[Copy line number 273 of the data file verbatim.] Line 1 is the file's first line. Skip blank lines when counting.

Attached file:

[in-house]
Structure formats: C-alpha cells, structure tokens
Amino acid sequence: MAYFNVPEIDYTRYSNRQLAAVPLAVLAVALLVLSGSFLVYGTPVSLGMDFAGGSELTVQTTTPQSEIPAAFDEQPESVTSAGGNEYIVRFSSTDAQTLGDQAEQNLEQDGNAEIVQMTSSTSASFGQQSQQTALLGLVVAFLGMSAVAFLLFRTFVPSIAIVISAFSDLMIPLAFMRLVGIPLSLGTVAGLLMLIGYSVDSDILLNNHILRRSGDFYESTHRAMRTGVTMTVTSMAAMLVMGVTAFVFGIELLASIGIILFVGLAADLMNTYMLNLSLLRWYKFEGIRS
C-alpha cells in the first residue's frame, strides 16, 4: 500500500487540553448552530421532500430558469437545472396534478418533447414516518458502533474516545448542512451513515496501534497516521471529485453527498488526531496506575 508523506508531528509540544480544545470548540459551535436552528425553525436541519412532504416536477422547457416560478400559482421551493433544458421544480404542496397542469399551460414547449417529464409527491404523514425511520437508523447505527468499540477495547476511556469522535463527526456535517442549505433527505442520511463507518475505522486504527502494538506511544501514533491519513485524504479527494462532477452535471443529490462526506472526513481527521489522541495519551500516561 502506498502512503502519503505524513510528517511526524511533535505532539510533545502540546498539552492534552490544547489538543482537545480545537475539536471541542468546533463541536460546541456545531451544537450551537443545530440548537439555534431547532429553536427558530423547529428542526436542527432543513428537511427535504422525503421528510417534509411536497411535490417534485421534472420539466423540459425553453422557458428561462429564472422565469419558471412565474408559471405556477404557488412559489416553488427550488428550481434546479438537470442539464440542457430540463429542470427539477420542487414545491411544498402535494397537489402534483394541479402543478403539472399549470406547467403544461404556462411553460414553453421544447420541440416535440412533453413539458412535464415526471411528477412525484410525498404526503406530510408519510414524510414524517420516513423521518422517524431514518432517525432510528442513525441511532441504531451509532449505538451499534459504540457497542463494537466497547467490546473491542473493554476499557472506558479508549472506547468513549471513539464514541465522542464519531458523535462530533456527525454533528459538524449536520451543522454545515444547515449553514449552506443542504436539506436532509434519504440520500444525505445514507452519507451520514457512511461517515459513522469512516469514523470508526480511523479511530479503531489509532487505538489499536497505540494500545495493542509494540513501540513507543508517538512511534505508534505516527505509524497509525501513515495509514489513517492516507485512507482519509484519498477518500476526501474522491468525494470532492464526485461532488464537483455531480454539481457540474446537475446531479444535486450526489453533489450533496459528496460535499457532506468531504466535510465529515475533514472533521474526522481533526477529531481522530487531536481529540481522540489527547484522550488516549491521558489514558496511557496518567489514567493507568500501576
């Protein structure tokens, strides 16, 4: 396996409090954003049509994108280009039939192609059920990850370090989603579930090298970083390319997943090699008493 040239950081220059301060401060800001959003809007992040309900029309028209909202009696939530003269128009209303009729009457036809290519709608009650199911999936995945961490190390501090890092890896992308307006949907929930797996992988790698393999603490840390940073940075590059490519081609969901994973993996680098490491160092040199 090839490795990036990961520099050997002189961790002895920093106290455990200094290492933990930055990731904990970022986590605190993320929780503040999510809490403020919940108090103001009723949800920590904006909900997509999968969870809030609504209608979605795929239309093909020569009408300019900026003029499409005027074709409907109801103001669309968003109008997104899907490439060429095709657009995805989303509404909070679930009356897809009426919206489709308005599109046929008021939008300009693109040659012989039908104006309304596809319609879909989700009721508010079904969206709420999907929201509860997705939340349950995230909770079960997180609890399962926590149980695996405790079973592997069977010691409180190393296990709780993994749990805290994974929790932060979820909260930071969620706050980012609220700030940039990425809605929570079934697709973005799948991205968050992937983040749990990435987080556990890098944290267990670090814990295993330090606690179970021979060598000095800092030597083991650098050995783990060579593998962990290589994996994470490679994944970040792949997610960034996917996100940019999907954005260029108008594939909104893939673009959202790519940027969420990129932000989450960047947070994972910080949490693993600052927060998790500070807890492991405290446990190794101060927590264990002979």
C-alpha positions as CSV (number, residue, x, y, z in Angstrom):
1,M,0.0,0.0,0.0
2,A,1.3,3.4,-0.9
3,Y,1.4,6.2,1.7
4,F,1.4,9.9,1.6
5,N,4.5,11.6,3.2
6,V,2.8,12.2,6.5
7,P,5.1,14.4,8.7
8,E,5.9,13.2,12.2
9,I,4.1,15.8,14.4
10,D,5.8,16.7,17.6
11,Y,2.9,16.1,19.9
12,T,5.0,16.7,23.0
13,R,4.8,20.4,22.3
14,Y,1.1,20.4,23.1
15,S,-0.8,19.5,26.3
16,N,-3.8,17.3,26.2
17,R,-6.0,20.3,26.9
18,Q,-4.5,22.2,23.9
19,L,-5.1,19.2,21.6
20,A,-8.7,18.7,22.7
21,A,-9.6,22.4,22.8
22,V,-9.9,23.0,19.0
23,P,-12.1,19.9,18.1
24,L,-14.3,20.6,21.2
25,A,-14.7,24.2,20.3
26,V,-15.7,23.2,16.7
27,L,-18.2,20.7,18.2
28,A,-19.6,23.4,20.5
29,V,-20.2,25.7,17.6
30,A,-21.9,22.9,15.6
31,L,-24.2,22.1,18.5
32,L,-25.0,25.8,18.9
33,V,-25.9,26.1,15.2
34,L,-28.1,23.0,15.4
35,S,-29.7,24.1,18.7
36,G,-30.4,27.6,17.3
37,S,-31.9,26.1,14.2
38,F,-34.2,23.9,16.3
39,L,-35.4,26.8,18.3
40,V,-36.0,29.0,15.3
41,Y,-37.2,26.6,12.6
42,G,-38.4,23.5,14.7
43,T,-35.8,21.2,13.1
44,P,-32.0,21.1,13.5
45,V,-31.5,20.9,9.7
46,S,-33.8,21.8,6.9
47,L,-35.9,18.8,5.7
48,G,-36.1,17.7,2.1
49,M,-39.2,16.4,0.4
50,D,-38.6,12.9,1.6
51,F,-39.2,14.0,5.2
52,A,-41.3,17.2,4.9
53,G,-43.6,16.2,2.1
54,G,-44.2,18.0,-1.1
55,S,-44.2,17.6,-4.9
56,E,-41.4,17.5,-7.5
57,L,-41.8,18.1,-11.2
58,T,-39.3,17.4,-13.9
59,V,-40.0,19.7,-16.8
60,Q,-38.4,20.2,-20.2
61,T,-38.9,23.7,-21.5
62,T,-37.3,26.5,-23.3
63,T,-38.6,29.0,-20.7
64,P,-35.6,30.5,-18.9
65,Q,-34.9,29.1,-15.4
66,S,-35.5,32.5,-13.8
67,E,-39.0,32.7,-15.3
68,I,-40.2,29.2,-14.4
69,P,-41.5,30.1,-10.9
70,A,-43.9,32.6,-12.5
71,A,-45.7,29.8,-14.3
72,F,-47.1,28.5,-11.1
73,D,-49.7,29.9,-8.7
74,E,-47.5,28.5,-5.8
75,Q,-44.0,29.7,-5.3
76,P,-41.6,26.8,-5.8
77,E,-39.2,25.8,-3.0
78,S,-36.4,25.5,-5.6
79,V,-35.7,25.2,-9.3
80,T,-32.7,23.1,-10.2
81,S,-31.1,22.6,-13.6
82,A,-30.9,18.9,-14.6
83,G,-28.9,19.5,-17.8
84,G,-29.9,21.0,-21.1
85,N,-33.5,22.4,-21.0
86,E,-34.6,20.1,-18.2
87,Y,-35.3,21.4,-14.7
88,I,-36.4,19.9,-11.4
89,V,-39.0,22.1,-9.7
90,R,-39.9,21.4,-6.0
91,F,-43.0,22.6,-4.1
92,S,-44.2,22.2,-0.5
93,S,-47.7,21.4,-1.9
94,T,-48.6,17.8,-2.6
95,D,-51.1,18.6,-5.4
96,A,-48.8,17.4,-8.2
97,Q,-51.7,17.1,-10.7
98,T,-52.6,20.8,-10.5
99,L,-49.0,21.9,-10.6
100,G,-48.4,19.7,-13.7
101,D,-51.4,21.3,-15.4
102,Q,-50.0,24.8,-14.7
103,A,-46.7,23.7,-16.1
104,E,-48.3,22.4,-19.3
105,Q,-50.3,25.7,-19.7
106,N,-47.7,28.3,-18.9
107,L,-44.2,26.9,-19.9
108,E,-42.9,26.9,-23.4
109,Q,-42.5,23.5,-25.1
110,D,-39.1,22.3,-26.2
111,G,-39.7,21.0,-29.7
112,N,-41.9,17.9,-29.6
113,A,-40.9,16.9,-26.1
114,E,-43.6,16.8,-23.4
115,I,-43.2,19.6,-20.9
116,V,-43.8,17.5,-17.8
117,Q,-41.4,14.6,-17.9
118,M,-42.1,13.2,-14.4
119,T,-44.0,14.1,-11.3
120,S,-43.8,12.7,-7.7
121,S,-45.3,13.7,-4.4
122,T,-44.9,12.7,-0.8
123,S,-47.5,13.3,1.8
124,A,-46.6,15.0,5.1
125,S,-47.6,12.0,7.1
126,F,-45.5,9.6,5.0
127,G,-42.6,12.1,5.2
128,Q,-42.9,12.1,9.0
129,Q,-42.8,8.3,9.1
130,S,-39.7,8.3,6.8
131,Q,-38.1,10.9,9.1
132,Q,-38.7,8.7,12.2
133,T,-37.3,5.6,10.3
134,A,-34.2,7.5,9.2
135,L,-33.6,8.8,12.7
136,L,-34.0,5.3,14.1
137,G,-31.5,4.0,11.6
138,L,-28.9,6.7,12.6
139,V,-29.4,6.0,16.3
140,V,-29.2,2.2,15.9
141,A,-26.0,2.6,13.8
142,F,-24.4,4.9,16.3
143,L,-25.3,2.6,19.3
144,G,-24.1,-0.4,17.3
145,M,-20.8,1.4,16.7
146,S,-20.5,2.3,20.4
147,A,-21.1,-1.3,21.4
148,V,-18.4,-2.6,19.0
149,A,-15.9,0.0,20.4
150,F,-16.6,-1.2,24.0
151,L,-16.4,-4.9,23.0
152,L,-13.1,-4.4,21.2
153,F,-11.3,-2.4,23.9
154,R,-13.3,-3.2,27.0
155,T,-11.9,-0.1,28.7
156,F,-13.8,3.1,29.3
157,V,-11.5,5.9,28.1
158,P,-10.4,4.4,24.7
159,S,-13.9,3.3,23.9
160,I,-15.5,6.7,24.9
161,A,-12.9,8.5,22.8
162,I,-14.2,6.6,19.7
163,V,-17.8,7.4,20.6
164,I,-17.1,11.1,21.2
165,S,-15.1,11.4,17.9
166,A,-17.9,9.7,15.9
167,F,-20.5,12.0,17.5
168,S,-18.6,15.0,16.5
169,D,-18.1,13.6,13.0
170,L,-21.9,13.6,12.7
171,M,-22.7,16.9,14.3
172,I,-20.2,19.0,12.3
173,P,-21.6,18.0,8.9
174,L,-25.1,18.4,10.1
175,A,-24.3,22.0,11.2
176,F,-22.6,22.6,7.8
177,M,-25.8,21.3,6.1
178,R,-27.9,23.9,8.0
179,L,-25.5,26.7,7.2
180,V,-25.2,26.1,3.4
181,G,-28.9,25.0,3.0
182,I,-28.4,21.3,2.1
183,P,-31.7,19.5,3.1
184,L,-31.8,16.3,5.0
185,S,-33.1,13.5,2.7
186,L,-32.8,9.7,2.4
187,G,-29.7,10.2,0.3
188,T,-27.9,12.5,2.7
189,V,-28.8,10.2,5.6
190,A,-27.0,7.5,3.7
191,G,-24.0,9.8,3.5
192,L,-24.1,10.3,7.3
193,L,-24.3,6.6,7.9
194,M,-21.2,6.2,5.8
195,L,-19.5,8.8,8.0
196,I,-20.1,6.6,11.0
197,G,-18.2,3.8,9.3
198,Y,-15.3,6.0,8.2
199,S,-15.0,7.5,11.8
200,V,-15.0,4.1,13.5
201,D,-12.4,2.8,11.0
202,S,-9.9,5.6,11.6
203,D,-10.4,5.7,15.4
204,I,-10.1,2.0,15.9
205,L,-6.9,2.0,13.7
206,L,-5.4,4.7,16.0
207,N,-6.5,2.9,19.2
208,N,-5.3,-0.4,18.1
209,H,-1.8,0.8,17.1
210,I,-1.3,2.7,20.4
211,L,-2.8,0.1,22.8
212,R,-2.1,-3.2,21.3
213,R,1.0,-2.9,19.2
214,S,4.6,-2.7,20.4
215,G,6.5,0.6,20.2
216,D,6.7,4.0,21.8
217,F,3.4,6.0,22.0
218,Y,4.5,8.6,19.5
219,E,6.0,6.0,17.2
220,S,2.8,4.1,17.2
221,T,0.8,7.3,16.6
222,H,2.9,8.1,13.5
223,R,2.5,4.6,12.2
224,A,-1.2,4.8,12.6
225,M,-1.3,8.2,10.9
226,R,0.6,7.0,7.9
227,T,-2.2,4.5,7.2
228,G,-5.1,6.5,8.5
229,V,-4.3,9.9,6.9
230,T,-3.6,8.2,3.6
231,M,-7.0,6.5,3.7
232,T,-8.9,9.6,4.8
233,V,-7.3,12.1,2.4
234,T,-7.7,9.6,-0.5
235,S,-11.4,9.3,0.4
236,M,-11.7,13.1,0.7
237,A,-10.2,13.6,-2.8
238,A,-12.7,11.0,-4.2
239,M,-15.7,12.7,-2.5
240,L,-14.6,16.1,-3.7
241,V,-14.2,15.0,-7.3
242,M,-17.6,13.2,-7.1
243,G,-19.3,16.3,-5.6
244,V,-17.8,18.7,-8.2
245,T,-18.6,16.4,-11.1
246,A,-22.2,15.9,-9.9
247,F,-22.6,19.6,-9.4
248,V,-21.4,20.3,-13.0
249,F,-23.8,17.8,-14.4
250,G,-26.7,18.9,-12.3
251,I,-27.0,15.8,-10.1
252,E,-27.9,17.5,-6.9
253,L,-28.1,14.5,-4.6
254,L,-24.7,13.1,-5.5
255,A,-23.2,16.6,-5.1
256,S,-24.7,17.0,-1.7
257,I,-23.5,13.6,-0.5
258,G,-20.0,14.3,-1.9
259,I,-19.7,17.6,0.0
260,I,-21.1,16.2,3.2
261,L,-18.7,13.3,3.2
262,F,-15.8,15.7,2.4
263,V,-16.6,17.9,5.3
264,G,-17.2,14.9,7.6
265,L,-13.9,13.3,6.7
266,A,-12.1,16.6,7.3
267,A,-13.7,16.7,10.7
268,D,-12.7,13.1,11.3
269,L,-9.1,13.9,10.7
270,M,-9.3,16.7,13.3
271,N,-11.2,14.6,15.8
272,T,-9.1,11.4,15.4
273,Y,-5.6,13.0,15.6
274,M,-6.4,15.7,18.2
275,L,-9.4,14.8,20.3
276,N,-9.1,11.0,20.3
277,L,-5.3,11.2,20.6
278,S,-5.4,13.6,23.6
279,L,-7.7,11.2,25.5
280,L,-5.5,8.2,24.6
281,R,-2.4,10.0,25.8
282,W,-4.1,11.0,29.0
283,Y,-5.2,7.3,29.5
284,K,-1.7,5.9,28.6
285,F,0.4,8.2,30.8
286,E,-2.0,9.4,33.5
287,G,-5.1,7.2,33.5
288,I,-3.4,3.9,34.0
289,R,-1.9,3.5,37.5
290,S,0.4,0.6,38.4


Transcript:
267,A,-13.7,16.7,10.7